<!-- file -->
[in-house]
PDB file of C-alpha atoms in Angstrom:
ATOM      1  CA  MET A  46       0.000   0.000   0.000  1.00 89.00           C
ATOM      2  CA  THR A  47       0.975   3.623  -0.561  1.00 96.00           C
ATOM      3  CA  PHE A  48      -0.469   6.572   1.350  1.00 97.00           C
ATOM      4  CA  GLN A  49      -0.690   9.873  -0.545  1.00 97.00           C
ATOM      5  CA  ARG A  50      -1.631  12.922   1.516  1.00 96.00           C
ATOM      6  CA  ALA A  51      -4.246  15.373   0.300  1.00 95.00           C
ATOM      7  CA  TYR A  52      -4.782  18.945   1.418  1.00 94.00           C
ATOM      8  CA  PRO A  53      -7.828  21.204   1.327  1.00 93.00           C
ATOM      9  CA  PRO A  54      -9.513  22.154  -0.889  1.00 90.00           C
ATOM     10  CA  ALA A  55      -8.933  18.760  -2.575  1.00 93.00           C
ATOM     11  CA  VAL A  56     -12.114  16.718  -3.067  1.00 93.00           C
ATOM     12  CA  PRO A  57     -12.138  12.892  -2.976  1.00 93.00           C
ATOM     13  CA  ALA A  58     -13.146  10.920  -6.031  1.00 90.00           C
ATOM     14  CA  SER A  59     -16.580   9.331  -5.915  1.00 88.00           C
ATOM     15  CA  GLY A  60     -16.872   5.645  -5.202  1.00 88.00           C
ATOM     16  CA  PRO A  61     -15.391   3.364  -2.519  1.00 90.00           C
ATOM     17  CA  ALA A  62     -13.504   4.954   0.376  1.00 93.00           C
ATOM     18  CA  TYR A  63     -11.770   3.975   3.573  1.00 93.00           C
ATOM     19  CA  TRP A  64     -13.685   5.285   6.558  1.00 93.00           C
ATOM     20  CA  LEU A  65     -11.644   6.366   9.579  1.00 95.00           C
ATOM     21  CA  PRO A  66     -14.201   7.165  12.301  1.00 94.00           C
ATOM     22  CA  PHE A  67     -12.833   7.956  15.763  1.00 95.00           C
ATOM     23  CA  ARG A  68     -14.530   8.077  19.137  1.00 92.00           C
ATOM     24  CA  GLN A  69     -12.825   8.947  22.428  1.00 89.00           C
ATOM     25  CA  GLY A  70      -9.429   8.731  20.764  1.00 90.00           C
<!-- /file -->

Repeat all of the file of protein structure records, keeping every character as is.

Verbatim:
[in-house]
PDB file of C-alpha atoms in Angstrom:
ATOM      1  CA  MET A  46       0.000   0.000   0.000  1.00 89.00           C
ATOM      2  CA  THR A  47       0.975   3.623  -0.561  1.00 96.00           C
ATOM      3  CA  PHE A  48      -0.469   6.572   1.350  1.00 97.00           C
ATOM      4  CA  GLN A  49      -0.690   9.873  -0.545  1.00 97.00           C
ATOM      5  CA  ARG A  50      -1.631  12.922   1.516  1.00 96.00           C
ATOM      6  CA  ALA A  51      -4.246  15.373   0.300  1.00 95.00           C
ATOM      7  CA  TYR A  52      -4.782  18.945   1.418  1.00 94.00           C
ATOM      8  CA  PRO A  53      -7.828  21.204   1.327  1.00 93.00           C
ATOM      9  CA  PRO A  54      -9.513  22.154  -0.889  1.00 90.00           C
ATOM     10  CA  ALA A  55      -8.933  18.760  -2.575  1.00 93.00           C
ATOM     11  CA  VAL A  56     -12.114  16.718  -3.067  1.00 93.00           C
ATOM     12  CA  PRO A  57     -12.138  12.892  -2.976  1.00 93.00           C
ATOM     13  CA  ALA A  58     -13.146  10.920  -6.031  1.00 90.00           C
ATOM     14  CA  SER A  59     -16.580   9.331  -5.915  1.00 88.00           C
ATOM     15  CA  GLY A  60     -16.872   5.645  -5.202  1.00 88.00           C
ATOM     16  CA  PRO A  61     -15.391   3.364  -2.519  1.00 90.00           C
ATOM     17  CA  ALA A  62     -13.504   4.954   0.376  1.00 93.00           C
ATOM     18  CA  TYR A  63     -11.770   3.975   3.573  1.00 93.00           C
ATOM     19  CA  TRP A  64     -13.685   5.285   6.558  1.00 93.00           C
ATOM     20  CA  LEU A  65     -11.644   6.366   9.579  1.00 95.00           C
ATOM     21  CA  PRO A  66     -14.201   7.165  12.301  1.00 94.00           C
ATOM     22  CA  PHE A  67     -12.833   7.956  15.763  1.00 95.00           C
ATOM     23  CA  ARG A  68     -14.530   8.077  19.137  1.00 92.00           C
ATOM     24  CA  GLN A  69     -12.825   8.947  22.428  1.00 89.00           C
ATOM     25  CA  GLY A  70      -9.429   8.731  20.764  1.00 90.00           C